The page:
- The Washington Times - Thursday, November 20, 2008

UPDATED:

Barack Obama won the presidency despite having relatively little experience in Washington and ran as the candidate of change, but so far he is filling his White House with insiders familiar with navigating politics and policy in the nation’s capital.

The Democratic president-elect’s latest pick — of former Senate Majority Leader Tom Daschle to be health and human services secretary — was lauded by colleagues for his decades of service. The Daschle pick is also the latest example of Mr. Obama naming to his team people who have been working years in Washington or held jobs in President Clinton’s administration.

Mr. Daschle, who turns 61 next month, has accepted the Cabinet post, though a formal announcement will not be made until he passes a background review. He also was tapped to lead a health-care transition group.

Mr. Obama has drawn both applause for shoring up an “experience” weakness and scorn from those who fear he is breaking his campaign promise to change the way Washington works.

Senate Finance Committee Chairman Max Baucus said Mr. Daschle “knows the Congress and the rhythms of the Senate in particular,” and said the pick of the former senator would improve the chances of passing major health care reform.

Mr. Daschle wrote a book this year about health care reform, saying the Clintons were eloquent about detailing the problem in 1994 but did a poor job of communicating their plan, which ultimately failed.

Mr. Daschle, defeated by Republican John Thune in 2004, was an early Obama endorser and a top adviser who helped Mr. Obama with key staff decisions, policy plans and campaigning over the past two years. The South Dakota Democrat served 25 years in Congress, first in the U.S. House, and 10 years as leader of the Senate’s Democrats.

Republicans quickly blasted Mr. Daschle for his role at a powerful firm that has done lobbying on behalf of health and hospital associations.

Mr. Daschle is not a federally registered lobbyist, but is a special public-policy adviser for D.C.-based Alston and Bird, which has reported $5.9 million in lobbying income so far in 2008, according to the Center for Responsive Politics. He advises the firm’s clients on public policy related to financial services, health care, energy, telecommunications and taxes, according to Alston and Bird’s Web site.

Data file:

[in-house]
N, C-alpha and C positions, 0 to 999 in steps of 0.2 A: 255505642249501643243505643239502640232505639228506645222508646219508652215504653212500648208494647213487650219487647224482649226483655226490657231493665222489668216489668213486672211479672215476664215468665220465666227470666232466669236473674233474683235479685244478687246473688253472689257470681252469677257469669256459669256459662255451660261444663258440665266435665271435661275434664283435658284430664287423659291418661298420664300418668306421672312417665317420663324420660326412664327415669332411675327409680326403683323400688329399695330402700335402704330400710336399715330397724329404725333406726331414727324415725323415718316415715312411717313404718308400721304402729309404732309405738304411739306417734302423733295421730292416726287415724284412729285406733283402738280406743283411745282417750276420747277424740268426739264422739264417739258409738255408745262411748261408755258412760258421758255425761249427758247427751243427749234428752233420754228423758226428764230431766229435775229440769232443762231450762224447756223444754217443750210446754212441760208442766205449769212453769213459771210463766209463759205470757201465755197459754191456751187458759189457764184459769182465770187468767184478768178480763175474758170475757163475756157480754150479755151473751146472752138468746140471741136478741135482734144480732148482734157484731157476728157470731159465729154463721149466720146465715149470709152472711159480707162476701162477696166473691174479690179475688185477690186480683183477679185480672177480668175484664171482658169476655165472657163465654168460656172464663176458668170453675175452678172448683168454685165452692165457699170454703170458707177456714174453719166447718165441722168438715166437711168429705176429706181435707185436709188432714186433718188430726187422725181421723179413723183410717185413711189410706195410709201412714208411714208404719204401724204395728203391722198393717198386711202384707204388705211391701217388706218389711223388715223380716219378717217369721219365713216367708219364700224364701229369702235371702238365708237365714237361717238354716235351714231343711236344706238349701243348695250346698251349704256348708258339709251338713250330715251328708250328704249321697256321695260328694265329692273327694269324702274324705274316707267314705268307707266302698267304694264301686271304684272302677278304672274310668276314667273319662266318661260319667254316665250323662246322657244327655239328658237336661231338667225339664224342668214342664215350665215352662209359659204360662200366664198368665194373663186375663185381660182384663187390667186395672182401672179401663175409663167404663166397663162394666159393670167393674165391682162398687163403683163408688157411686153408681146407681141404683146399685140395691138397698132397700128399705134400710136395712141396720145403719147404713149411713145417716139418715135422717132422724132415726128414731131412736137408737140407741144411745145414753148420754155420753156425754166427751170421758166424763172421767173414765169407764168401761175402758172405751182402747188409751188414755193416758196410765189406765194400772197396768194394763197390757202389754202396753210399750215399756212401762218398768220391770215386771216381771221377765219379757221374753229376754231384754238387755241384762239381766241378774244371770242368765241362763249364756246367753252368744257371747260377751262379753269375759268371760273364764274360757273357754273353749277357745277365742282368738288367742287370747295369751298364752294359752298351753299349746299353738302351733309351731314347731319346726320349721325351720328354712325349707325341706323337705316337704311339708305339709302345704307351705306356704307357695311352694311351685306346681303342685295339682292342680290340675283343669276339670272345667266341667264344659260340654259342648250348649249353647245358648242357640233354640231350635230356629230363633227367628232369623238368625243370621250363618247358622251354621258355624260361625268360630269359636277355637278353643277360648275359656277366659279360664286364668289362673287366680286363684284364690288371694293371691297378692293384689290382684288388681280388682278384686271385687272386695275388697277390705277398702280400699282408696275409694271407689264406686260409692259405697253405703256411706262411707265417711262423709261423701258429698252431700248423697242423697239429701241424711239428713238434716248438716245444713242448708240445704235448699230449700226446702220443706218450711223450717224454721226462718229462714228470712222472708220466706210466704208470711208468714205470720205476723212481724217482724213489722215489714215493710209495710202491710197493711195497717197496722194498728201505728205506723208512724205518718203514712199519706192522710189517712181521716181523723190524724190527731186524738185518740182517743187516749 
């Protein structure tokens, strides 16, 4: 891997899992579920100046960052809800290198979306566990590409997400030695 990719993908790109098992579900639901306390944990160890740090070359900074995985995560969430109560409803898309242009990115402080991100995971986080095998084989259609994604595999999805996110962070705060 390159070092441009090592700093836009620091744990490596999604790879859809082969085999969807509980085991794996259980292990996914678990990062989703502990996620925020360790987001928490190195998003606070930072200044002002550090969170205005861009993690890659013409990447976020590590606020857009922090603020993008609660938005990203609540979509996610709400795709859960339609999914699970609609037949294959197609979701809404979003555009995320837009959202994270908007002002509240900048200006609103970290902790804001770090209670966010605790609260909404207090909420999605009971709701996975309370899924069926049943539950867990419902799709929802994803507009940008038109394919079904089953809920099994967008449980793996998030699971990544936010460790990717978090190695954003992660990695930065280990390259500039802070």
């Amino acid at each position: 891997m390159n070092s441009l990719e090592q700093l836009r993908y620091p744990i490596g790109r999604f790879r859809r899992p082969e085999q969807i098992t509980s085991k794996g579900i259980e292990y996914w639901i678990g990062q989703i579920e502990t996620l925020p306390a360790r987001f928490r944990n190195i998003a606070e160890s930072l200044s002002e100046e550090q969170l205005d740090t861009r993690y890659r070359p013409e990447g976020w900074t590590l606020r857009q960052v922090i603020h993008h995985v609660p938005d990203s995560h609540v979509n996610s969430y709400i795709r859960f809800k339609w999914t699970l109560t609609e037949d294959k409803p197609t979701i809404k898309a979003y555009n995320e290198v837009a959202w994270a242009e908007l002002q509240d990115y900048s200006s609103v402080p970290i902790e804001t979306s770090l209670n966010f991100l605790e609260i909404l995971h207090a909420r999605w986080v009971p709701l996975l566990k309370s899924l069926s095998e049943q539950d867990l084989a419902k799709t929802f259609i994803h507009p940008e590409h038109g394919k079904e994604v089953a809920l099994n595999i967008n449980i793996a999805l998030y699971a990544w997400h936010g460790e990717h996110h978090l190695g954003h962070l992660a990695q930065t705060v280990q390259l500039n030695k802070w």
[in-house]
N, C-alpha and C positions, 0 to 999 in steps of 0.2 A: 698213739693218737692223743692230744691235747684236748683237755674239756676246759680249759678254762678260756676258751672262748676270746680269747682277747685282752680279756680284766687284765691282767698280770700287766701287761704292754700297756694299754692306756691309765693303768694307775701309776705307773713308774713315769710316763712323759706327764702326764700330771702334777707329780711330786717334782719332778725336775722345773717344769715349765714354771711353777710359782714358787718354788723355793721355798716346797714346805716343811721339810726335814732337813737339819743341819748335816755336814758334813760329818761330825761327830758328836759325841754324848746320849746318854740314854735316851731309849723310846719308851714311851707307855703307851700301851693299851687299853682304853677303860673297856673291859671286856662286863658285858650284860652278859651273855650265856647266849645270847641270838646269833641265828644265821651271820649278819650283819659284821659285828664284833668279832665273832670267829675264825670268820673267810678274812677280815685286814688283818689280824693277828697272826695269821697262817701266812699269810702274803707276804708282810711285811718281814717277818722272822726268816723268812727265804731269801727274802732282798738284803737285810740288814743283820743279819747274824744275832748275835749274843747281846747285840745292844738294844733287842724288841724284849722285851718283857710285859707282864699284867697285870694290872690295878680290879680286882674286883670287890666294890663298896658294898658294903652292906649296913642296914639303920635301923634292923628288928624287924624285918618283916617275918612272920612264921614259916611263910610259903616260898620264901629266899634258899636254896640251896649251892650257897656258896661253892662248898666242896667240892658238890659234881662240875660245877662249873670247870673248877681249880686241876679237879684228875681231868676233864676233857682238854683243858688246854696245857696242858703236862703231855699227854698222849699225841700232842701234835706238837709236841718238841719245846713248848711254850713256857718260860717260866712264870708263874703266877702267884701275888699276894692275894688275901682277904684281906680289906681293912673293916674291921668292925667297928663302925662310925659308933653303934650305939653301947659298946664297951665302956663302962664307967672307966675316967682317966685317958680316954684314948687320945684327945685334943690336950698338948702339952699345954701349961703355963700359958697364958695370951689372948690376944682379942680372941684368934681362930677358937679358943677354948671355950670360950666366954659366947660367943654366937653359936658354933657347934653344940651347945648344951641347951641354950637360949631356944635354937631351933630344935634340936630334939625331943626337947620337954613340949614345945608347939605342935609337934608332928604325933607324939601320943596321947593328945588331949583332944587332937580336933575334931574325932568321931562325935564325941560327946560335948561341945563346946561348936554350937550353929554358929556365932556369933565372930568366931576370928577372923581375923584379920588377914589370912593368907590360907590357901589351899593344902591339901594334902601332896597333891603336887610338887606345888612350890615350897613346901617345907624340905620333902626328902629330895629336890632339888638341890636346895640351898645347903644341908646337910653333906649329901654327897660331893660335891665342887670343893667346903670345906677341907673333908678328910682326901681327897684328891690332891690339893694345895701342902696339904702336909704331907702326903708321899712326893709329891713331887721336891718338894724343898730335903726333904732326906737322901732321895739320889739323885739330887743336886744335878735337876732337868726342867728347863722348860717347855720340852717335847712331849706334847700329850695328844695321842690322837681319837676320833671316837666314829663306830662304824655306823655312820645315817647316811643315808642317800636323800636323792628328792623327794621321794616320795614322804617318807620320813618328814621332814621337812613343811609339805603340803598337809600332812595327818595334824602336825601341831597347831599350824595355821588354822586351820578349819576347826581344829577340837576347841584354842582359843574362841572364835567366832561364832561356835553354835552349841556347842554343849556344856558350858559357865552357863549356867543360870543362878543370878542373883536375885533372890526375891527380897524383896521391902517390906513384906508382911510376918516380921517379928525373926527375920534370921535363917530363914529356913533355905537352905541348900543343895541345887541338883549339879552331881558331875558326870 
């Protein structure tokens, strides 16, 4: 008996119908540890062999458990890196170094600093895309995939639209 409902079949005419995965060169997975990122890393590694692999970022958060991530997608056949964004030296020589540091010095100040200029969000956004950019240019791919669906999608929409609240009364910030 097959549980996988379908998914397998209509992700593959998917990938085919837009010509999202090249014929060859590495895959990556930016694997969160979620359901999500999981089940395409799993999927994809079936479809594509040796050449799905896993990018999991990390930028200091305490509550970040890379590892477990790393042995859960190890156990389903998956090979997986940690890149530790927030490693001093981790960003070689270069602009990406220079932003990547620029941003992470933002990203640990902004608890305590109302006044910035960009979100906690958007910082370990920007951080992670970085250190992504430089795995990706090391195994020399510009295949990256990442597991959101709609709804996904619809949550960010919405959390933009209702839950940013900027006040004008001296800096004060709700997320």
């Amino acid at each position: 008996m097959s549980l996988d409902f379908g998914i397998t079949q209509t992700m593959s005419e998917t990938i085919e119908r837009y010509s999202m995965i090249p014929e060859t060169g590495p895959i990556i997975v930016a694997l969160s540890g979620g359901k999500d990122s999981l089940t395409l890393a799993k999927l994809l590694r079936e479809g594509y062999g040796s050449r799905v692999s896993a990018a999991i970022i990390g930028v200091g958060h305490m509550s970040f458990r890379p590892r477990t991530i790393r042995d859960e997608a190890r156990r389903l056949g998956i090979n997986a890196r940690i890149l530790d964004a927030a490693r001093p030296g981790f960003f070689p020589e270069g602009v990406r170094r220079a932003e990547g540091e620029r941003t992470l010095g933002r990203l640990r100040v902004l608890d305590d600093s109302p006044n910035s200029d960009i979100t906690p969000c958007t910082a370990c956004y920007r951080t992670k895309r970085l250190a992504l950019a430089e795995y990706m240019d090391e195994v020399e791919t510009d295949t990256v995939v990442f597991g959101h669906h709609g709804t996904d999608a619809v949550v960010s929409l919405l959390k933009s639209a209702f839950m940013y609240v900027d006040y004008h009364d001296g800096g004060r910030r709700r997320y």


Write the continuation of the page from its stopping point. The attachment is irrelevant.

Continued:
His wife, Linda, reportedly is stepping down from her post lobbying in the aviation industry.

“For voters hoping to see new faces and fewer lobbyist-connections in government, Daschle’s nomination will be another disappointment,” Republican National Committee spokesman Alex Conant said.

But Democrats aiming to completely reshape health care policy were thrilled someone with liberal leanings is getting the job, news of which was first reported by the newspaper Roll Call.

Rep. Louise M. Slaughter, chairman of the House Rules Committee, used her congratulations of Mr. Daschle to criticize the Bush administration, saying she hopes he can “go down deep and clean out some of the 19th-century ideas at HHS.” She specifically mentioned a Bush appointee who said prayer can aid women’s health.

There will be no rest for Mr. Daschle, who will join Sen. Ken Salazar of Colorado for a Dec. 5 health care summit in Denver.

Mr. Daschle joins as formal picks Rep. Rahm Emanuel, who Mr. Obama chose as White House chief of staff, and several other Clinton hands.

Mr. Emanuel also worked in the Clinton White House and is currently a member of Congress known for negotiating deals and acting as a liasion between 1600 Pennsylvania Avenue and the Capitol.

The transition team formally announced Wednesday several members of the future Obama White House staff, with a statement from the president-elect noting he would rely on their “broad and diverse experience.”

Close friend and top strategist David Axelrod will move from Chicago to Washington and become senior adviser.

The transition said Greg Craig, an early Obama supporter, assistant and special counsel to President Clinton, will serve as White House counsel. Also going to the West Wing is Lisa Brown, who had been counsel and deputy counsel to Vice President Al Gore and will serve as staff secretary.

On Wednesday, Mr. Obama named 10 leaders for key policy working groups, and seven of them worked in some capacity for the Clinton administration.

Despite all of the speculation, Mr. Obama has yet to formally name any appointments beyond his White House staff.

He was widely expected to name a Treasury secretary before any other Cabinet posts, but also is closing a deal with Sen. Hillary Rodham Clinton for the State Department and negotiating with Defense Secretary Robert M. Gates the terms under which he would remain at the Pentagon.

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